We met some really interesting travelers on our boat from all over the world, and snapped some great photos over the two days but for the most part the best thing about Ha Long Bay was the respite it provided from the congestion of Hanoi. It was with mixed feelings that we embarked on the 3.5hr, rickety bus ride back to the city for more sight-seeing. The traffic there gave us a new perspective and appreciation for how developed the roads and infrastructure actually are in Malaysia.
I am making good to my pledge to go back and blog about some of our adventures that I didn’t quite have time to do in real time. Some of you may have seen pictures on facebook, but I’m going back and adding in the good parts (aka-my thoughts) on the entire trip. I’m going to start working my way backwards, starting with the last big trip we took in December over the holidays. We wanted to do a bit of a “Farewell Asia” tour and hit some of the spots that we hadn’t had a chance to do yet. Using two weeks of my Christmas break we headed out to Siem Reap, Cambodia, Krabi, Thailand, and Hanoi, Vietnam.
The first place we went was Cambodia and out of the three places, it was my favorite without a doubt. It was the poorest country I have ever been to and is recovering from an amazingly horrible history, but the people we met had a quiet determination and seemed so genuinely nice and kind in a way that I’m not sure if I would be if I was in their place.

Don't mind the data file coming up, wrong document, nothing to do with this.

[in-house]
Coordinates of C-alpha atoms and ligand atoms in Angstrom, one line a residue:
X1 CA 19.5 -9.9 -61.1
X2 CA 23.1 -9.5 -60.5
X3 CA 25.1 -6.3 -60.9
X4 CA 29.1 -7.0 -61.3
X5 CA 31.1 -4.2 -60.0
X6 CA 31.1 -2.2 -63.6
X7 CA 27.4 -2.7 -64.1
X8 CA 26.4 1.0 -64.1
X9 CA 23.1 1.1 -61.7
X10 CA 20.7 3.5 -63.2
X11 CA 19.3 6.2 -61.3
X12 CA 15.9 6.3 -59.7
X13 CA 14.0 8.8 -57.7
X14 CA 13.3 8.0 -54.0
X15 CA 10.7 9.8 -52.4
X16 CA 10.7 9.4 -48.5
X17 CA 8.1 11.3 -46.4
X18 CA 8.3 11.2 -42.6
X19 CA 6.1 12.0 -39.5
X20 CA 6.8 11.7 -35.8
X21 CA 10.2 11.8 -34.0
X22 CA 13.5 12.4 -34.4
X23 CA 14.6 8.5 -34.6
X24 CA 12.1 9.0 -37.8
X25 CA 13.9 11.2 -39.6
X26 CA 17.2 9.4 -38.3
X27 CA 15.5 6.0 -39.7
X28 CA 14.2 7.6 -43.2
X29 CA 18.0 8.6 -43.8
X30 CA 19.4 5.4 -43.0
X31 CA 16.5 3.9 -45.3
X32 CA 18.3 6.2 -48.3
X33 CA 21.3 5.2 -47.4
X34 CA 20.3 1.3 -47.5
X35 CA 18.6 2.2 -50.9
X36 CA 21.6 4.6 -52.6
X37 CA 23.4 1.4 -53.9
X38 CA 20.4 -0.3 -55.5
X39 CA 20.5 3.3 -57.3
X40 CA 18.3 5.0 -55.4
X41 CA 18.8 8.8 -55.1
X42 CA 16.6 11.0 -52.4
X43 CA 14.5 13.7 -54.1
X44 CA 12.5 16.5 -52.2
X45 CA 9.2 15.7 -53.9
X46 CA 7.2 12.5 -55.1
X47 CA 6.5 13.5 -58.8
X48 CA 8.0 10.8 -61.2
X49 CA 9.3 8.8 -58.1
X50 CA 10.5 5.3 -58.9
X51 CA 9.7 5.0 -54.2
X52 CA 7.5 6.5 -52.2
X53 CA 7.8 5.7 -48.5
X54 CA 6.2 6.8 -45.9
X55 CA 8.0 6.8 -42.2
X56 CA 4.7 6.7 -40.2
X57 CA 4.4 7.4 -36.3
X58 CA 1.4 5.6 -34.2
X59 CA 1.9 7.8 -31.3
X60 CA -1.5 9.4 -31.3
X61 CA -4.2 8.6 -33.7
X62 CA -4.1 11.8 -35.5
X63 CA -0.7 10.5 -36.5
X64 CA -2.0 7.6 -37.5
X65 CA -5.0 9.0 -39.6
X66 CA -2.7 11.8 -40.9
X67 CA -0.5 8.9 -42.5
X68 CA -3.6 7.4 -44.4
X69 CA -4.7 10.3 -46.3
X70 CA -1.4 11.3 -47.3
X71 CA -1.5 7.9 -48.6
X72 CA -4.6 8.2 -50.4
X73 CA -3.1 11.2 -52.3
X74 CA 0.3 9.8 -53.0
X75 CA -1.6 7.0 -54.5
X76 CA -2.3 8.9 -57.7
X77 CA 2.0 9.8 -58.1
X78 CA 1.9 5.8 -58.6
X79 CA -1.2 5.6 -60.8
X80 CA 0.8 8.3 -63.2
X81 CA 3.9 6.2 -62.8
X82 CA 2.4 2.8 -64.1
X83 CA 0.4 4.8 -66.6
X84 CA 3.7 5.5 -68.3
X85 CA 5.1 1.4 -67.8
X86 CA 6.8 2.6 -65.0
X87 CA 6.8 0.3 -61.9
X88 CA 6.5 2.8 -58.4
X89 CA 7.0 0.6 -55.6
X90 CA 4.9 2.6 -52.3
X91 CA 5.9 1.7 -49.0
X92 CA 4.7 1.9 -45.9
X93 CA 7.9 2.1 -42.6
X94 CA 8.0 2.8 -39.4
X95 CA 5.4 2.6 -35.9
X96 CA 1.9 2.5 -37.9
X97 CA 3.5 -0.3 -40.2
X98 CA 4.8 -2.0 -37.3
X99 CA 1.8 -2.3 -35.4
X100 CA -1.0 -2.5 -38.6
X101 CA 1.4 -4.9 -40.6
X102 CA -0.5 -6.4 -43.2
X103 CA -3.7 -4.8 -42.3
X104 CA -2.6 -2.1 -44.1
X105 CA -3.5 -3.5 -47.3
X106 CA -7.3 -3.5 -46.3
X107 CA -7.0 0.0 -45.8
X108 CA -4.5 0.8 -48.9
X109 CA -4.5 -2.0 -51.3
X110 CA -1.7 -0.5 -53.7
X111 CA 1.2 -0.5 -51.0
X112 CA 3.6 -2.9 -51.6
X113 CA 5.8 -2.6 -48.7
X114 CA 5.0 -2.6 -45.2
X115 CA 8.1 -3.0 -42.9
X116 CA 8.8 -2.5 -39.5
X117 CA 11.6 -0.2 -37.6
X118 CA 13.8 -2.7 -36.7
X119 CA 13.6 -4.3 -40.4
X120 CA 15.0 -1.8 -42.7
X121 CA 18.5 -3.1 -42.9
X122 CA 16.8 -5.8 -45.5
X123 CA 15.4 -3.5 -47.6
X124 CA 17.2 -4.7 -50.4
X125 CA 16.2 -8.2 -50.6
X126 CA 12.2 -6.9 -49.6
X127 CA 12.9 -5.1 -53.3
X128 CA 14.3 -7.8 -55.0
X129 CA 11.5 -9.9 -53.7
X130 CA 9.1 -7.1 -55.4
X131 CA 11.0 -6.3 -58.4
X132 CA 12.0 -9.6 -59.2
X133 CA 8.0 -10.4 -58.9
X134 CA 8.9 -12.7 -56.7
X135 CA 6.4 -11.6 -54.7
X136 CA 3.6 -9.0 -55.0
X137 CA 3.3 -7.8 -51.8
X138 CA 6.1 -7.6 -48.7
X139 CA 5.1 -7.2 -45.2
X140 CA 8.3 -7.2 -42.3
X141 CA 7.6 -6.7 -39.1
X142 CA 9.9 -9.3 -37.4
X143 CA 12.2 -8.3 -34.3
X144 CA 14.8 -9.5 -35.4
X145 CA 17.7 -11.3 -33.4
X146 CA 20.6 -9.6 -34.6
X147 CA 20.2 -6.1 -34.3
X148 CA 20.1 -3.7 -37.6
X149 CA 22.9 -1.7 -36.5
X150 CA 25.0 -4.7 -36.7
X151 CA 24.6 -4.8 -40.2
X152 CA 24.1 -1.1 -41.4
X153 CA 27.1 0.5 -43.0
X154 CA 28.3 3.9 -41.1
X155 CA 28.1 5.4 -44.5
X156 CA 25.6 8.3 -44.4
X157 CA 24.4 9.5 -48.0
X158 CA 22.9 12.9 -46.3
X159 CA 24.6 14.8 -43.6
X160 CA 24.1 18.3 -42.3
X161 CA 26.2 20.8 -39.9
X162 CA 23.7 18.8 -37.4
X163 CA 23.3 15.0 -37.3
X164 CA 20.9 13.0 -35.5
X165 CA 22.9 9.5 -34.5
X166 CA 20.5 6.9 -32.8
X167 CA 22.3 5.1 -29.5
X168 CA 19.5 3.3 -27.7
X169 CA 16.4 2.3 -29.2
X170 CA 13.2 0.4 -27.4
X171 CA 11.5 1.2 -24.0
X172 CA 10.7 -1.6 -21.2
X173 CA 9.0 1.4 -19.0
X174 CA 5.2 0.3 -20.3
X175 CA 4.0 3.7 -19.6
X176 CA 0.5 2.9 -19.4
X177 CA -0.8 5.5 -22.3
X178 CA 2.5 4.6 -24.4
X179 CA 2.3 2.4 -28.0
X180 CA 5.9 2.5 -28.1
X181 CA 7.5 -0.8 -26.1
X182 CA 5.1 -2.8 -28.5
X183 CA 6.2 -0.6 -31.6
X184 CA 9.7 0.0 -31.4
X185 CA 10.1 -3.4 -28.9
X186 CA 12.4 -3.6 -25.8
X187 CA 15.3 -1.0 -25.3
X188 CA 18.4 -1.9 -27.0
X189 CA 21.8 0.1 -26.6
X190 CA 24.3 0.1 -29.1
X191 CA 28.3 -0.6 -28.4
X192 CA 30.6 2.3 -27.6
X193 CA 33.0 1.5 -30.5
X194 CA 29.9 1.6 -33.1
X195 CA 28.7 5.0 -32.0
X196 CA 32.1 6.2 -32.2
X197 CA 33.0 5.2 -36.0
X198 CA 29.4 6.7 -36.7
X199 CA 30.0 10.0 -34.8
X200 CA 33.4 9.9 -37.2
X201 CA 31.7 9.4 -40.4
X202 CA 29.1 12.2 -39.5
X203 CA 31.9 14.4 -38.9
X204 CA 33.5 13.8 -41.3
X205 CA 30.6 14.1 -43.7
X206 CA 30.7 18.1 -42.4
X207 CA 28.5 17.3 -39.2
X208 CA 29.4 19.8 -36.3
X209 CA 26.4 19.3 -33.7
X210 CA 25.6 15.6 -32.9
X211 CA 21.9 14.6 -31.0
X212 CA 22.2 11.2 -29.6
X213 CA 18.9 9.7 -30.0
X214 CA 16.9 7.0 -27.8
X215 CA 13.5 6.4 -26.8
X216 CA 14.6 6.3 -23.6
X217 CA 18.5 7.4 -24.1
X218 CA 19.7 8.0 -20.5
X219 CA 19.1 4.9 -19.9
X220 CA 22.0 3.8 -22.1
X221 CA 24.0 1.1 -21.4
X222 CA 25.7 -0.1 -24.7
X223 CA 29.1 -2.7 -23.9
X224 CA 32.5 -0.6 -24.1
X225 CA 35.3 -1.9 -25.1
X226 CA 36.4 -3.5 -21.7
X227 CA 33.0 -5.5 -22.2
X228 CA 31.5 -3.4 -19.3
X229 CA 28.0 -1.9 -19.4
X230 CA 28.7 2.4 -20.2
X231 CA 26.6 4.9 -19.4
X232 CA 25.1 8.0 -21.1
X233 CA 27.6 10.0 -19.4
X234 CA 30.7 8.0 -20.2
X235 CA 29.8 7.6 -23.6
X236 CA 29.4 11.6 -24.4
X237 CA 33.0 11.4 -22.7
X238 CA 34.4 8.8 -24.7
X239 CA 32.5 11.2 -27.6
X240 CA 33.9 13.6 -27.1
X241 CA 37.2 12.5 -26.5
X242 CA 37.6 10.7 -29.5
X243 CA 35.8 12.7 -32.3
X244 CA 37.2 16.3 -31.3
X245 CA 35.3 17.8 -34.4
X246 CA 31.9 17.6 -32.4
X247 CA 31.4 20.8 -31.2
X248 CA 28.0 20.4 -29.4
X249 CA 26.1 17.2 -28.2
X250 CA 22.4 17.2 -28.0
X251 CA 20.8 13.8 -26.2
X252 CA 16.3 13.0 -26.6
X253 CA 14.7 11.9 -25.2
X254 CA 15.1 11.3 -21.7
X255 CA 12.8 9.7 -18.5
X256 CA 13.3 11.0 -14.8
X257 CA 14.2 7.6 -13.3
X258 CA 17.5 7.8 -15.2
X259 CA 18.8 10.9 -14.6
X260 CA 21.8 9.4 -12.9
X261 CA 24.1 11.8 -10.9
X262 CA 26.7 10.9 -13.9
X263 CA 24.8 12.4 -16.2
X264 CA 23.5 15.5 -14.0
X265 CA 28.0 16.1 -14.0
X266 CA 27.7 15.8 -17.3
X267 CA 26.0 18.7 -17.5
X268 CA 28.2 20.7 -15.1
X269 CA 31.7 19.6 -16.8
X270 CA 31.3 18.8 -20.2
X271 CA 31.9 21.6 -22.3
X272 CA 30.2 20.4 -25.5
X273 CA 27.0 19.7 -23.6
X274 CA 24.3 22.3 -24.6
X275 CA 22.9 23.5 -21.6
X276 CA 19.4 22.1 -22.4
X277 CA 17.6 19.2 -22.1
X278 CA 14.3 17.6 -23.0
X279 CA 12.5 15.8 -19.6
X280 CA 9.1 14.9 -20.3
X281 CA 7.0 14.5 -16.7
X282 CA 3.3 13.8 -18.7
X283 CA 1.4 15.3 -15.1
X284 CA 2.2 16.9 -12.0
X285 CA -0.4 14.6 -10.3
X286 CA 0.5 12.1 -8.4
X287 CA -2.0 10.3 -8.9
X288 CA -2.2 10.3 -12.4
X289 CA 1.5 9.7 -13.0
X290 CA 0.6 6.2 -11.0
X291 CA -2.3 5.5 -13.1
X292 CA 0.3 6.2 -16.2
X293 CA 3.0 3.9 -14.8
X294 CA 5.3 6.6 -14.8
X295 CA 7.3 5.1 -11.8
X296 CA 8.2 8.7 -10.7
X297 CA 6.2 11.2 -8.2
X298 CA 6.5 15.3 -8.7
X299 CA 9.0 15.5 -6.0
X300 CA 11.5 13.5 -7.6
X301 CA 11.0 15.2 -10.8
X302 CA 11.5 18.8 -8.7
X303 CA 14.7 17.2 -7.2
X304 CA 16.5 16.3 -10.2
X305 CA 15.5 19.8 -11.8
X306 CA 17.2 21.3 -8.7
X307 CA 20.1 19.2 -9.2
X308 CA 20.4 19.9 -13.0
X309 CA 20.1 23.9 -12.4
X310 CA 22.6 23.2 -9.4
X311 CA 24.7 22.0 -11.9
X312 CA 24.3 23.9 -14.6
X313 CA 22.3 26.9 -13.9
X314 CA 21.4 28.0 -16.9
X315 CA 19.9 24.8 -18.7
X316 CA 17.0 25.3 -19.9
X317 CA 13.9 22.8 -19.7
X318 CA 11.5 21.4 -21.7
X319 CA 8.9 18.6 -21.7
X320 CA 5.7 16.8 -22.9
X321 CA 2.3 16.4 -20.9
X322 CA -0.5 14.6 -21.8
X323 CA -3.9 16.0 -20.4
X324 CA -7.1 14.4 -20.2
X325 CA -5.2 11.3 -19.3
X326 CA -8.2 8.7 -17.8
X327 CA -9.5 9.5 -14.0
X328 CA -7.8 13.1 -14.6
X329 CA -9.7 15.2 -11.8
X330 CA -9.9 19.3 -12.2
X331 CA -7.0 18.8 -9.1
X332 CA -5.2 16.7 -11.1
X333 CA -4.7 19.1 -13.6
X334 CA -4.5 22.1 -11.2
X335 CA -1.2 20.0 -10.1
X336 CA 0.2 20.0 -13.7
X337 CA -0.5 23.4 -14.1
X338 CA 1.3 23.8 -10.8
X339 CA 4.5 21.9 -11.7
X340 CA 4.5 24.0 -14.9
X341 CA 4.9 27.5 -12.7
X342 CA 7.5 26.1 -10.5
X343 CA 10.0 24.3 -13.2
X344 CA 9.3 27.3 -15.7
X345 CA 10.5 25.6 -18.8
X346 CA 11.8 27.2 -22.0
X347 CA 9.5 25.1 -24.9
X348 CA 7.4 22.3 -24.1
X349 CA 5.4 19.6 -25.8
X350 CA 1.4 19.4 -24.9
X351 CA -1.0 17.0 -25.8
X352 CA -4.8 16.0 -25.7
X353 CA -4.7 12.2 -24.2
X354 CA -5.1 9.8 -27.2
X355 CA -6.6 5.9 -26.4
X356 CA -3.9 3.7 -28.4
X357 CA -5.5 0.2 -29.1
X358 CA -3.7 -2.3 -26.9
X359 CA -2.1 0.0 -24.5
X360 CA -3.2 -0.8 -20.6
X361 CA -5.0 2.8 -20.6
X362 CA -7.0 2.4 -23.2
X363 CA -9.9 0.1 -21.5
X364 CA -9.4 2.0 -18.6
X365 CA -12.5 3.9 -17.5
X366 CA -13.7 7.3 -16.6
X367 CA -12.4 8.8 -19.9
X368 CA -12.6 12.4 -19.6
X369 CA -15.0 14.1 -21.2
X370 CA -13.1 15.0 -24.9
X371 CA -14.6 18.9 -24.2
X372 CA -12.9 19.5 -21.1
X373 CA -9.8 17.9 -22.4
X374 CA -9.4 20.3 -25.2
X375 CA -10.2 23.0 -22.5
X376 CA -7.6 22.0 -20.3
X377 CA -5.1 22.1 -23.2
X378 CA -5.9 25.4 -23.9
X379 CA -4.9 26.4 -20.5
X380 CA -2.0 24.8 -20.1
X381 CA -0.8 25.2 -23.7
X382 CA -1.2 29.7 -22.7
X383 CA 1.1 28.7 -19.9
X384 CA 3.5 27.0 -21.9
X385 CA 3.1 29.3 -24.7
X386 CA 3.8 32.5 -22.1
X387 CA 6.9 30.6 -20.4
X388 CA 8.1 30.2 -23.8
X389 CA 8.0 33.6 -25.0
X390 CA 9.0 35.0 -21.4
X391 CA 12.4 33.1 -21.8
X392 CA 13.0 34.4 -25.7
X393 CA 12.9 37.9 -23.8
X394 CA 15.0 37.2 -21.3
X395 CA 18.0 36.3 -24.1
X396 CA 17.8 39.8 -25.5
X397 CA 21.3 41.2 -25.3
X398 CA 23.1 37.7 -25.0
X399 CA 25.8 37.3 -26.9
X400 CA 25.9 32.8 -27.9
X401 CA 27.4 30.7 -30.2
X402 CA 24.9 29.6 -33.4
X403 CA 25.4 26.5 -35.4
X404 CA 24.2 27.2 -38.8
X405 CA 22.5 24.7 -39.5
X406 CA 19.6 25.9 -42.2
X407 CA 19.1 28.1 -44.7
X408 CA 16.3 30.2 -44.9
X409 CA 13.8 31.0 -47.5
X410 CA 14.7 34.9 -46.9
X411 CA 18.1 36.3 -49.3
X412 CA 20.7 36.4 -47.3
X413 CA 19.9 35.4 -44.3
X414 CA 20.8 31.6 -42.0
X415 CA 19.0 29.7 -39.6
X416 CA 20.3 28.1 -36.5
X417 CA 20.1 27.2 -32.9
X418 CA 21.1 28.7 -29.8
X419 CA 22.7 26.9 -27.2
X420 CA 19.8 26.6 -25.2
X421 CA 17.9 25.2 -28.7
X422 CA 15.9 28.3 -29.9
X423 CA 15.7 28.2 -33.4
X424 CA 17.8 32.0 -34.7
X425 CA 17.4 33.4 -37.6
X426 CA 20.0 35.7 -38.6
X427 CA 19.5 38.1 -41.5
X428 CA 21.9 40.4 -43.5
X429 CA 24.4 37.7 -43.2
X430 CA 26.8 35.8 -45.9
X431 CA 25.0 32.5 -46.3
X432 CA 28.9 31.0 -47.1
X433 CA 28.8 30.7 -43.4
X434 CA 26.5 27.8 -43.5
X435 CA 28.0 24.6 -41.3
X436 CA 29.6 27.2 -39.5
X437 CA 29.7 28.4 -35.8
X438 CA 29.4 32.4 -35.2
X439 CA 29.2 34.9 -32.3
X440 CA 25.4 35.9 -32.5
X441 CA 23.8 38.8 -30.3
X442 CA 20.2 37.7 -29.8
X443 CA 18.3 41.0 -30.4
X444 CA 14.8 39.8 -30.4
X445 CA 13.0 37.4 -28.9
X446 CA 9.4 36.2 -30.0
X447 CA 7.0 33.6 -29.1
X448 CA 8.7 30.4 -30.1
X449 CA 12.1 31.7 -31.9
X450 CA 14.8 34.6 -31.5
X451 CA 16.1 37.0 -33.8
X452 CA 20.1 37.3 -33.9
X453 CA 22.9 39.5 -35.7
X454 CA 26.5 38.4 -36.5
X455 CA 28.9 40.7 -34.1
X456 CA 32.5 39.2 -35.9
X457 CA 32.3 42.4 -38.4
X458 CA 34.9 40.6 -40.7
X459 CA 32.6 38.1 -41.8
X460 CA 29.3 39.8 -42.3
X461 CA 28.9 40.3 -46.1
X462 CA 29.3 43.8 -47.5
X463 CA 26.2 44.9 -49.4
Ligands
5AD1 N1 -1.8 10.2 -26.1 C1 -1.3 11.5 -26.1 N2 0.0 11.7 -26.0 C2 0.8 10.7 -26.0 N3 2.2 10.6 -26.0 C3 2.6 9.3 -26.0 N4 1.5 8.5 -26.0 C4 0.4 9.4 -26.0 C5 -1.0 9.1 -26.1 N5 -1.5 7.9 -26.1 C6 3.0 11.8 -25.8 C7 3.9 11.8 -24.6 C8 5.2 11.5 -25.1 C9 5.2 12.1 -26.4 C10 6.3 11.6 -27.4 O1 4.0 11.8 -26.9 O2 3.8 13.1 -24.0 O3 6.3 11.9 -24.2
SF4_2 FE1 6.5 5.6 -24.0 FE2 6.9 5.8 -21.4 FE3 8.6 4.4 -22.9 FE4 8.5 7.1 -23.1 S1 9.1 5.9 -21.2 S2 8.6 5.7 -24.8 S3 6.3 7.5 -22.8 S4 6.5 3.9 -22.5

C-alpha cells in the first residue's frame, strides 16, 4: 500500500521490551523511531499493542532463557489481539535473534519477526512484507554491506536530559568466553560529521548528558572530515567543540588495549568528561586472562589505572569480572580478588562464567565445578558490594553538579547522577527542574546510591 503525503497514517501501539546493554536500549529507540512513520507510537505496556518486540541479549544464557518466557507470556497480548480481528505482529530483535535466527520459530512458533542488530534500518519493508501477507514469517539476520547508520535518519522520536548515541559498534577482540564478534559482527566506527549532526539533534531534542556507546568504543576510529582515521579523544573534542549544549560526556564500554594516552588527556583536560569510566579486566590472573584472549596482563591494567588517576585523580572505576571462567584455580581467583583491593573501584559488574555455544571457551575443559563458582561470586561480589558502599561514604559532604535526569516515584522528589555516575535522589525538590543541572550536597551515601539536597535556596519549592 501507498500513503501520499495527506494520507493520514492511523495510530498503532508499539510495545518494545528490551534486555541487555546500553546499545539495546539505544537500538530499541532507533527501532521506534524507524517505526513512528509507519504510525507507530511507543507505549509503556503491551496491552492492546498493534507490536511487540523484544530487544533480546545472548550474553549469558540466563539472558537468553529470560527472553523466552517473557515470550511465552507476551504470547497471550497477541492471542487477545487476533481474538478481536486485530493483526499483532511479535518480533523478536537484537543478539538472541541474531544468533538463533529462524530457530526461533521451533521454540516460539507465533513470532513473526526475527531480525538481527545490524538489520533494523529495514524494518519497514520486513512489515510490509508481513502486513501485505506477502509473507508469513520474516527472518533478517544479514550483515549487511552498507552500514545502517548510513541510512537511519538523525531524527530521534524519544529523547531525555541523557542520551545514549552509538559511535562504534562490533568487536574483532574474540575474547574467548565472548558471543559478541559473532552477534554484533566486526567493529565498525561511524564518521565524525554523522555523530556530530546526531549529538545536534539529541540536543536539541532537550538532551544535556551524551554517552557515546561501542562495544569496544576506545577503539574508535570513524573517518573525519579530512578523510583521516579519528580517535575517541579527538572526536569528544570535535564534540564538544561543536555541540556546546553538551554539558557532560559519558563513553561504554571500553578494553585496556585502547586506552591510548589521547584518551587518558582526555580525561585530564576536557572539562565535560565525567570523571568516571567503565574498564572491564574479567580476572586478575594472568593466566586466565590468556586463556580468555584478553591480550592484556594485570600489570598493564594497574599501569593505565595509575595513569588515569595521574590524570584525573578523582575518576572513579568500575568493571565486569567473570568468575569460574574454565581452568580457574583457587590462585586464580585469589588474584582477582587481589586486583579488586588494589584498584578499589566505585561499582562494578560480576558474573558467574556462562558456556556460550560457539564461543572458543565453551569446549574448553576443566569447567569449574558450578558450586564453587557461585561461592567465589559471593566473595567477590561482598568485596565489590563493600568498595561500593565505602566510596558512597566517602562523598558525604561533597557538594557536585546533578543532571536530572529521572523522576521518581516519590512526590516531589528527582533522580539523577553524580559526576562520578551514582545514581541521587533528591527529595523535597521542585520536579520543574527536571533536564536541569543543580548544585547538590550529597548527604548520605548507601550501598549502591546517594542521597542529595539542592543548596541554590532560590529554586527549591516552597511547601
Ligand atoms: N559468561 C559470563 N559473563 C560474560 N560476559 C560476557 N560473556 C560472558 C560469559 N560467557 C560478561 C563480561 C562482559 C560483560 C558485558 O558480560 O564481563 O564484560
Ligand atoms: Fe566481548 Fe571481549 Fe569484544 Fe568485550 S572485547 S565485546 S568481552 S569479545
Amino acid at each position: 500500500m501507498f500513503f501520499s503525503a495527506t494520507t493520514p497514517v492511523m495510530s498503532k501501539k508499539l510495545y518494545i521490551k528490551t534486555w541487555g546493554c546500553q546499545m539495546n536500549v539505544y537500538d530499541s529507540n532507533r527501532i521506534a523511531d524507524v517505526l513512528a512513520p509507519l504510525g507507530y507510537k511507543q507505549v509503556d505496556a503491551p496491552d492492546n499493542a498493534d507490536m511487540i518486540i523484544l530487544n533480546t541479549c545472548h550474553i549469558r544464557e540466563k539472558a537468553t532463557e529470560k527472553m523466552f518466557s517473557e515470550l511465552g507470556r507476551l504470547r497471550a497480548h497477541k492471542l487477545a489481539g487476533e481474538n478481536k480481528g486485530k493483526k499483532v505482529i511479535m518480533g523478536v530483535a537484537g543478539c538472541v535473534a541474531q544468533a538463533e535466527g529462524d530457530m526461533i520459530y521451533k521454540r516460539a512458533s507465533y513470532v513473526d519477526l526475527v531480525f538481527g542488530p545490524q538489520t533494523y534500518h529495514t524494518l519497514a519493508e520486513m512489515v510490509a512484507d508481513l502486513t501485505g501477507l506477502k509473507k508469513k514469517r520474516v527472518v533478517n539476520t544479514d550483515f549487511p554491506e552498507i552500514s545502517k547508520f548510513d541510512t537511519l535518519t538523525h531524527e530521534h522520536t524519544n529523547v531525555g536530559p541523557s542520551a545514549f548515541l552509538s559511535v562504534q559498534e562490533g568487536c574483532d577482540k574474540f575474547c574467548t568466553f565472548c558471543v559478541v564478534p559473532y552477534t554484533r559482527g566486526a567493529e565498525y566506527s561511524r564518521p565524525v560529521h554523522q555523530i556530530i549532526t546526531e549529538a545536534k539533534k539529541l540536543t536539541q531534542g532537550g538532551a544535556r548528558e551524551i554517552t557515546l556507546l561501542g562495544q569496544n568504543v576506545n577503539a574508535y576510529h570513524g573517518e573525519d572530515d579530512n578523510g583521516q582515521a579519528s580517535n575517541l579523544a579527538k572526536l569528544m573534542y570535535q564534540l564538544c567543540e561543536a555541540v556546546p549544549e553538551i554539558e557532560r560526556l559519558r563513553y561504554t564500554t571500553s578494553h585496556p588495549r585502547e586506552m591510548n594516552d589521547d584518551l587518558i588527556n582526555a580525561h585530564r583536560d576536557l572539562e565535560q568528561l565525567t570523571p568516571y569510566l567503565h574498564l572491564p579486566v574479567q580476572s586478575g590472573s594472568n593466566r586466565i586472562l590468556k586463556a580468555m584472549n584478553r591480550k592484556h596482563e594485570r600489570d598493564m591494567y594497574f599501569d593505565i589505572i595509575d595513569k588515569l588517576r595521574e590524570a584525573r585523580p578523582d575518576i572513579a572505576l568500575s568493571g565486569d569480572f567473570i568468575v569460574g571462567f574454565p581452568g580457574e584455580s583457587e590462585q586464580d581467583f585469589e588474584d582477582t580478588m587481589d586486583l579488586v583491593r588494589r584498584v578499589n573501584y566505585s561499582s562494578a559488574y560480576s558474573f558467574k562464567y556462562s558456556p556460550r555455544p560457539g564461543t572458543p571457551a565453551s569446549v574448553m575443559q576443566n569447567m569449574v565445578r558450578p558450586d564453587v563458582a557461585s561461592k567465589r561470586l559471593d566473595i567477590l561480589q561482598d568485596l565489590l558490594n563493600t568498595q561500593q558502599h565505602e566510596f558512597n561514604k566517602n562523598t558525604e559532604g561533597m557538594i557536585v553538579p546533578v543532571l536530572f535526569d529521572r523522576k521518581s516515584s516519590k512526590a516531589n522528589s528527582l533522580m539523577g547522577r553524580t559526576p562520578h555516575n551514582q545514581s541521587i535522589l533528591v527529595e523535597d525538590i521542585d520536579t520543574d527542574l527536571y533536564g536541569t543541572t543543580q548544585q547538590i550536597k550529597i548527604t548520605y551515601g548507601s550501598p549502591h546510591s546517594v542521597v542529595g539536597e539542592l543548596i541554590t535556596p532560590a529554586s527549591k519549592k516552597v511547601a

The Siem Reap airport was surprisingly modern and nice and our driver picked us up right out front, which is always a relief when you are very clearly a tourist in country that is unknown to you. He took us to our hotel, the Golden Temple Hotel. As cheesy as the name is, it was one of the best hotel we have ever stayed at. Not the fanciest, not the most expensive, but the nicest people, a great location, lovely room, spa treatments, THE WORKS! If you are ever in the neighborhood you should forgo the Holiday Inn and stay at the Golden Temple Hotel instead. For breakfast our driver took us to a local hang out for a traditional Cambodia breakfast of meat, rice and some cucumbers on the side.
After breakfast we headed to the temples. Over the next two days, we saw lots and lots of temples, each with their own unique story and symbolism. The coolest thing about them temples is the fact that they are from the 12th century! Having lasted as long as they have, through all the conflicts that Cambodia has had, to still be standing is pretty remarkable. Here are a few of my favorites:
At the end of the day, as we were having dinner at a french restaurant overlooking downtown Siem Reap and we saw the mother of all motorbikes. We have seen a lot of things and people on motorbikes since we have been in Asia, but this was a new record-six people on one motorbike!!! Count carefully! It was the perfect way to end the day.
So, have you ever seen six people on a motorbike? Or, dare I say it-MORE? What is the most bizarre thing you have ever seen being carried on a motorbike, domestically or international?